So, yes, you’ve got a team – that’s great, you don’t need to be a cybersecurity expert to run an entertainment company, even a digital one, so you’re doing the right thing by building a security team, but it’s important not to confuse “the right thing” with “the only thing.”

Another analogy can help: When you make decisions about how to run your business or whether to engage in a new line of business, develop a new show or a new delivery channel, a company and an executive thinks about a lot of things besides content. In order to be successful, you also think about the cost, even in basic back-of-the-envelope terms even if you’re not an accountant and you have a finance team in place.

This is because, if you can’t pay for a movie, or show, or game, it won’t get made. That’s why you think about the financing along with the marketing, and the talent, and also all the content and creative aspects of a new program or approach. That’s leadership, knowing a little bit about all sorts of ancillary issues because you need to in order to deliver on what you promised to your customers and shareholders.

Cybersecurity is no different. Now that we’re all connected (we even use the word hyperconnected), making sure that you can communicate with each other and making sure that you can deliver what you promised to customers matters. So cybersecurity matters and you, the person in charge, the leader, needs to understand how to manage it.

Don’t worry, you don’t to become a computer scientist in order to take leadership here. But you do need to be able to understand how your technical teams will help you all achieve your goals – that might be by helping to keep IP like scripts secret until a show debuts or how to make sure that sensitive communications only go to the right person or that, when someone watches a video, all their personal and credit card information doesn’t leak out onto the web through your network. It’s a matter of meaningful cooperation between executives and technical experts.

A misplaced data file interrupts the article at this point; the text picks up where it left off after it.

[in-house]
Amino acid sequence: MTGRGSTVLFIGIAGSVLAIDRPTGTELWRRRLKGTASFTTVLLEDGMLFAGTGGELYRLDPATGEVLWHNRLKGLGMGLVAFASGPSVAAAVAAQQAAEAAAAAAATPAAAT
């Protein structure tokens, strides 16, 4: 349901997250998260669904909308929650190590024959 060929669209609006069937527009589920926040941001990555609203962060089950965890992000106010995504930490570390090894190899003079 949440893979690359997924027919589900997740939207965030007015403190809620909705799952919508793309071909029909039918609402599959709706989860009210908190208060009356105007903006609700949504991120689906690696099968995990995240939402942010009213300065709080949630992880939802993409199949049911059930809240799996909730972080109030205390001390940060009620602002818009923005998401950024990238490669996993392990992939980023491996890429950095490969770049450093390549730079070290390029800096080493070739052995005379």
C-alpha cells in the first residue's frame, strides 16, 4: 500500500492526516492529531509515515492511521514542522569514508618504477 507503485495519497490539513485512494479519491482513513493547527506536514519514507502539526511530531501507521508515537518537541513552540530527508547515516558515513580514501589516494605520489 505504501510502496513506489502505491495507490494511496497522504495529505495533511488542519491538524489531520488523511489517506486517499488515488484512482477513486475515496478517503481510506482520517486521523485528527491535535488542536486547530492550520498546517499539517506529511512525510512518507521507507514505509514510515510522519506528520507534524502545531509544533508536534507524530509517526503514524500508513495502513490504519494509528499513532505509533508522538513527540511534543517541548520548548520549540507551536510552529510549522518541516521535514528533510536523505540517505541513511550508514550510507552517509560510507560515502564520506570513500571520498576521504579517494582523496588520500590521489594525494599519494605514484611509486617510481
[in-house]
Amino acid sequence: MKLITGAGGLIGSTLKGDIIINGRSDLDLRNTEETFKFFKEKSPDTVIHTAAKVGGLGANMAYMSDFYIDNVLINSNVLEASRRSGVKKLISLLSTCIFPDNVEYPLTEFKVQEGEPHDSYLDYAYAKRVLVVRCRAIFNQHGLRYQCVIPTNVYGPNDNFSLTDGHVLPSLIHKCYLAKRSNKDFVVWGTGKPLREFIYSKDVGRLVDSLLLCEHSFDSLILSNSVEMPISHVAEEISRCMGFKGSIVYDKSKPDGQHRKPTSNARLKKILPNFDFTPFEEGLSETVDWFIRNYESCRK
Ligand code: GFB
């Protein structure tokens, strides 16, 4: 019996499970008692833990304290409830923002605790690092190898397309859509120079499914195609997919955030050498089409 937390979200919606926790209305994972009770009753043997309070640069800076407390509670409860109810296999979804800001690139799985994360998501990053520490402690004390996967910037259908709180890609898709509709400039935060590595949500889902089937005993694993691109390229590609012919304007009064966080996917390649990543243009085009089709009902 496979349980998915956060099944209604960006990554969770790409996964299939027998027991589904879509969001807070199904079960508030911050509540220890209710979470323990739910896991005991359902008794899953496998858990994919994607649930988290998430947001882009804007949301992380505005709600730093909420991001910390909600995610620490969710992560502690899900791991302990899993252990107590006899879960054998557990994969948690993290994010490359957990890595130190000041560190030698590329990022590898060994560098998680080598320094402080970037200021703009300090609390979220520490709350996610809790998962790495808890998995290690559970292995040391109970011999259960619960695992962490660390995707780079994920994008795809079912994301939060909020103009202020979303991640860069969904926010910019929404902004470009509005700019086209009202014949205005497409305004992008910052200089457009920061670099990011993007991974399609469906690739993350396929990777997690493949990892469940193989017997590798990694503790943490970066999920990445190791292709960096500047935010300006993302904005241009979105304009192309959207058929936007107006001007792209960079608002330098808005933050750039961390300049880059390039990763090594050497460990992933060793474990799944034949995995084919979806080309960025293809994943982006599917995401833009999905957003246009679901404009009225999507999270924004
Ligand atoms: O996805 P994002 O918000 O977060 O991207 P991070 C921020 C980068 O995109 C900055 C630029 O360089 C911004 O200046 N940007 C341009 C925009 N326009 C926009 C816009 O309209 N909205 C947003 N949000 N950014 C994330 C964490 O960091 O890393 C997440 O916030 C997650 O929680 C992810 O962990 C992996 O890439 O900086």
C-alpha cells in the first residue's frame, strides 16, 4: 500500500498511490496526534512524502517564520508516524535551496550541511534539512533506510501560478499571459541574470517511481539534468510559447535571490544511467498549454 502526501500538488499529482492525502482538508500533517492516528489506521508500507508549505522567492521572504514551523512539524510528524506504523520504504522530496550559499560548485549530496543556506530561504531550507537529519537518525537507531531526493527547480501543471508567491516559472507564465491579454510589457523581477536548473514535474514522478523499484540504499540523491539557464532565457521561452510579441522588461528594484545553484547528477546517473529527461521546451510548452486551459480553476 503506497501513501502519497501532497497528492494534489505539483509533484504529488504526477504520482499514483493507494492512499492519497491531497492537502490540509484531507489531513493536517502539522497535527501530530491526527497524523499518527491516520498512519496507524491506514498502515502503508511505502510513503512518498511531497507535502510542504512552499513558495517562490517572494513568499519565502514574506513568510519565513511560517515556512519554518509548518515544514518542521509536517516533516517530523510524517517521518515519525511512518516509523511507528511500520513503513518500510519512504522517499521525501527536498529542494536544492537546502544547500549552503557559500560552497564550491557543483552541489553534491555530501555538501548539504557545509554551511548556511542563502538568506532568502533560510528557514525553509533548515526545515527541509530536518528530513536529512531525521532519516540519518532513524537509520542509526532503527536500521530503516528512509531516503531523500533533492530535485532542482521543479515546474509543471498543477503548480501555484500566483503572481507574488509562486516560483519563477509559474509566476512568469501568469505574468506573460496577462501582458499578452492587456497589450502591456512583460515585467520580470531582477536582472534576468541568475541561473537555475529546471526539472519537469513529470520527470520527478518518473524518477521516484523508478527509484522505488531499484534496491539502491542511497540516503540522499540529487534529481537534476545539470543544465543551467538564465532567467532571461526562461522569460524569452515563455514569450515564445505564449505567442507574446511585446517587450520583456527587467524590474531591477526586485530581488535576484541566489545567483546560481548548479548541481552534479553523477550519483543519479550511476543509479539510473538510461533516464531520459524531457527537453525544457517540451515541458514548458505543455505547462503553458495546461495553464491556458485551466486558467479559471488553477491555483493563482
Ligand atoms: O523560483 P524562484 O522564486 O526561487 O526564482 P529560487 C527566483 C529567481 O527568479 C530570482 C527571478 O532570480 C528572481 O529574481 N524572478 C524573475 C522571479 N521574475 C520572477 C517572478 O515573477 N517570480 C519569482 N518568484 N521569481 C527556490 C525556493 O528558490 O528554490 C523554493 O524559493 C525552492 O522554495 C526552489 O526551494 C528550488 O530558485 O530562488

This is part of the “cooperation” thing that the Forum is so good at – we develop ways to ensure that leaders, managers, and experts can have the right kinds of discussions, and exercise the right kind of oversight – we do this between governments and businesses too. We’ve found it’s all about using a common language.

So I will grant you that you’ve all assembled great teams. Your IT and security folks are, right now, doing the best they can. And that’s why I’m really glad that you’re here and you’ve asked us to come in and spend some time with you. Today, we are going to give you some insight into the things you should know, as a leader, about how you can get the most out of the teams you have put in place and how you can make sure that you’re doing what you need to do in terms of cyber resilience.

And this is why I like using “cyber resilience” rather than “cybersecurity’ – because if you’re resilient, you have a plan for before, during, and after a breach or other event – that’s what leadership looks like–  having a plan and being resilient and it’s that resilience that builds trust, and that trust that will make your business efforts successful.